An Offering to Hymen. Sir Alfred Gilbert, R. A. (1854-1934). 1884. Bronze with rich brown patination on an ebonized wood socle. 11 inches; (29 cm.) Details: base and torso. The photographs at right and left courtesy of Robert Bowman; the one in the center, without the additional base, comes from a private collection. [Click on images to enlarge them.]

It appears that An Offering to Hymen was begun in Rome in 1884, another of Gilbert’s bronzes inspired by the Italian Renaissance masters. It wasn’t until his return to London in 1885, however, that he modelled the statue from one of the three Miss Pettigrews – either Hetty, Lily or Rose. The Pettigrew sisters were professional models who posed for many leading Victorian artists during the 1880s and 1890s, including Millais, Whistler, Leighton, Holman Hunt, Poynter, and Onslow Ford. It is uncertain which of the Pettigrews was the model for this statuette, but it was likely one of the two elder sisters.

The finished bronze was first shown at the Grosvenor Gallery in 1886 [no. 367], where the work was highly acclaimed by the public and critics alike. It was later shown in 1889 at the Paris Salon [no. 313]. This large bronze statuette was again exhibited at the International Exhibition in Glasgow in 1901, lent by J. P. Heseltine, who was the original purchaser of this version. This full-size cast, now in a private collection in England, was 30 3/4 in. (78 cm) high, but this may be a unique cast. At the time of Gilbert’s bankruptcy in 1901 he left the plaster for the large version in storage. After he returned to London from Bruges in 1926 he attempted unsuccessfully to find the plaster cast but it was apparently lost. It is therefore uncertain whether any other of the large casts in bronze exist. Works offered for sale have been the reduced casts, less than half that size. The presence of the large cast, however, suggests that Gilbert originally conceived An Offering to Hymen as equal in status to his Perseus Arming and Icarus in his progression of works portraying “adolescents facing the passage from youth to maturity”(Dorment 113). Gilbert was a passionate advocate of the lost-wax [cire perdue] casting technique for sculpture in England, whereas previously its use had largely been limited to jewelry and small art objects. He began experimenting with the technique in c.1885-86, at about the same time as casts of this work were first produced.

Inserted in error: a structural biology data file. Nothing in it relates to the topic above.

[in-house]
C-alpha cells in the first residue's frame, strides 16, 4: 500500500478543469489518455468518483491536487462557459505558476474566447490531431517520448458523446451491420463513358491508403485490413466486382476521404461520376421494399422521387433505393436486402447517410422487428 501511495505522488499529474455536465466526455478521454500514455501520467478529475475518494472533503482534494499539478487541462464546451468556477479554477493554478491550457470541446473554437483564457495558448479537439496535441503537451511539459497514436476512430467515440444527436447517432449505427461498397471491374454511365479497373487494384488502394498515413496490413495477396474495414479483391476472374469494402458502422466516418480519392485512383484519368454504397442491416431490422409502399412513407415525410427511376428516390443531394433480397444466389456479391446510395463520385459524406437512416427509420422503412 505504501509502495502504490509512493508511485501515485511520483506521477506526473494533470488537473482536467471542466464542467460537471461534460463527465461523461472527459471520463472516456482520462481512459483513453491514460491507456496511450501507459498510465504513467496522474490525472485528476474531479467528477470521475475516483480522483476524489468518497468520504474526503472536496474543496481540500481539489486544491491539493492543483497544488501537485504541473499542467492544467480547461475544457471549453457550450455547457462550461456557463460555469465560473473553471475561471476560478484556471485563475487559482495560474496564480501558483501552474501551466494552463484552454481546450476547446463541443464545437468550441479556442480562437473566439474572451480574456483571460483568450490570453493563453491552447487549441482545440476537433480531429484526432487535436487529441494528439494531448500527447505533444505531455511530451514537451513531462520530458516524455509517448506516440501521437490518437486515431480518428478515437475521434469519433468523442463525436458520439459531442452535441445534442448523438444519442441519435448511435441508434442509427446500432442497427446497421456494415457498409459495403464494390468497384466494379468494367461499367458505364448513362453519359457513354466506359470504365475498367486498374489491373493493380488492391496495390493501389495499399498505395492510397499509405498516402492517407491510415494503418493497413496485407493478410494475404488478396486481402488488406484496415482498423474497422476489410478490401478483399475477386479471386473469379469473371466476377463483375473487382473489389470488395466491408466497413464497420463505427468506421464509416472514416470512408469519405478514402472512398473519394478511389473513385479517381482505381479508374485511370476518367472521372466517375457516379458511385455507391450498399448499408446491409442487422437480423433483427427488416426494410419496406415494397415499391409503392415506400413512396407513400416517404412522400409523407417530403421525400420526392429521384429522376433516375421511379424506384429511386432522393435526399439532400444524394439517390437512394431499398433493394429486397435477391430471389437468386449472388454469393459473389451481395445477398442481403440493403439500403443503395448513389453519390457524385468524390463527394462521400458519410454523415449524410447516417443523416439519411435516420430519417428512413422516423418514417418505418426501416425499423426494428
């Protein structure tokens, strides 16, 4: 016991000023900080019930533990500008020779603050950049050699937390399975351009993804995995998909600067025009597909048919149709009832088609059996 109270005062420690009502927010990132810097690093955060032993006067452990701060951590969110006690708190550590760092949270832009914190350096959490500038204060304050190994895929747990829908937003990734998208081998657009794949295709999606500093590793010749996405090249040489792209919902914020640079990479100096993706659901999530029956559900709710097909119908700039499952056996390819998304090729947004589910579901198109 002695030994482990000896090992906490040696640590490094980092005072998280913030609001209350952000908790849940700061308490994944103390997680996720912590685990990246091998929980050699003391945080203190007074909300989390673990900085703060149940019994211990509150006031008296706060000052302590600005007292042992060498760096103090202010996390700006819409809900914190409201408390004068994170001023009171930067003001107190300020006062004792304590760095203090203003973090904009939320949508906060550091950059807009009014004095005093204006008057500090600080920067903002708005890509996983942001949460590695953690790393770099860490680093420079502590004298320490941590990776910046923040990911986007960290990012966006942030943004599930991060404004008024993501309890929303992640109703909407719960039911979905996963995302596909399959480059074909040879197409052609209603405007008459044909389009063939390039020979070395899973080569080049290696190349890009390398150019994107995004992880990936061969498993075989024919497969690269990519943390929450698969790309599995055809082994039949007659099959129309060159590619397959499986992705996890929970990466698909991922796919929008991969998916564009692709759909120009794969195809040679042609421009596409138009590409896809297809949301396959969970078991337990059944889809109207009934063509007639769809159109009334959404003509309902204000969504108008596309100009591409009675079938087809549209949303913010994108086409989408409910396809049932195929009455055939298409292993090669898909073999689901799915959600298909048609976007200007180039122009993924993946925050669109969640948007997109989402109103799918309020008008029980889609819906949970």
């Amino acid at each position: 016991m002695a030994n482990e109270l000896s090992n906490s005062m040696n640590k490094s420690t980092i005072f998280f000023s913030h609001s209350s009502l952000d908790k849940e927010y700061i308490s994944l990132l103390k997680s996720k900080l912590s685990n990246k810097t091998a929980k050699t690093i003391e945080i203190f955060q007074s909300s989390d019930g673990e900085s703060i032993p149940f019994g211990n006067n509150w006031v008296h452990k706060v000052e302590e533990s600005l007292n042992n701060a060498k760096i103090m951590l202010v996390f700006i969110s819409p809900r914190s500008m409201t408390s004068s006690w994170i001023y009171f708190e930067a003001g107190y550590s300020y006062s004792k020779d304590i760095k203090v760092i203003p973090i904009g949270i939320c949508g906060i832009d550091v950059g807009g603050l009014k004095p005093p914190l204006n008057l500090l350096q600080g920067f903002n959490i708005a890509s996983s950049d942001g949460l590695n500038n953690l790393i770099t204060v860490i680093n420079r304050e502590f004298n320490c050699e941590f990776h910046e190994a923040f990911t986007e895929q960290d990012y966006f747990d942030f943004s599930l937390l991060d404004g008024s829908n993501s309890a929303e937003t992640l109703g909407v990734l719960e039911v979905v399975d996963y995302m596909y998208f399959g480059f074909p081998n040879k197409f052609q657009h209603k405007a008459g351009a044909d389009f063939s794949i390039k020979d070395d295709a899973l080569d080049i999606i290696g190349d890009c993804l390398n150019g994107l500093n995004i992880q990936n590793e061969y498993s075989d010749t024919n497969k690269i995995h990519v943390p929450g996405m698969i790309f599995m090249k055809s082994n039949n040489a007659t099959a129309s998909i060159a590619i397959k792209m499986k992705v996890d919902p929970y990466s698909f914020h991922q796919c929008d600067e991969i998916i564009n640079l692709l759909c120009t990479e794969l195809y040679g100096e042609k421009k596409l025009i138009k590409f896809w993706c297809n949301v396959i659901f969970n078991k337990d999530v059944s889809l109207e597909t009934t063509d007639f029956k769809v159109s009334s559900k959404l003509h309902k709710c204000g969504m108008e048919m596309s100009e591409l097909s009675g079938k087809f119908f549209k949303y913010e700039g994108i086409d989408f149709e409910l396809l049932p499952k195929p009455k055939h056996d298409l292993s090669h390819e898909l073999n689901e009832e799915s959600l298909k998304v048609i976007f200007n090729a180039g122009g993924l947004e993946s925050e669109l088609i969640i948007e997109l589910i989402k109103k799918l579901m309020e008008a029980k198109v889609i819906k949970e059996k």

This statuette is about the innocence of puberty and the awakening of sexuality. It portrays a young woman poised on the brink of adulthood, standing in prayer before the altar of Hymen, the god of marriage and an attendant of Venus, and holding out votive offerings as she contemplates her imminent future as a married woman. John Christian has noted: “Her stiff carriage conveys anxiety and denotes the solemnity and formality with which she will perform the ceremony”(76). In different casts she may hold a variety of offerings including a cup, a flower (a rose), a sprig of hawthorn, a tiny figure of Anteros, the brother of Eros and the god of unrequited love, or a putto with an inverted torch. The decorations of miniature classical grotesques on the base is suggestive of a Roman pagan altar.

Casts of An Offering to Hymenare in the public collections of the Manchester Art Gallery; the National Museum of Wales, Cardiff; the Victoria and Albert Museum, London and the Ashmolean Museum, Oxford.

The photographs at right and left courtesy of Robert Bowman; the one in the center comes from a private collection. Robert Bowman and the Fine Art Society, London, have most generously given their permission to use information, images, and text from the catalogue named above in theVictorian Web. Copyright on text and images from their catalogues remains, of course, with them. [GPL]


Beattie, Susan. The New Sculpture. New Haven: Yale University Press, 1983.

Bowman, Robert. Sir Alfred Gilbert and the New Sculpture. London: The Fine Art Society, 2008.

Dorment, Richard. Victorian High Renaissance. Minneapolis: The Minneapolis Institute of Arts, 1978. No. 95.

Created 6 June 2008

Last modified 4 May 2021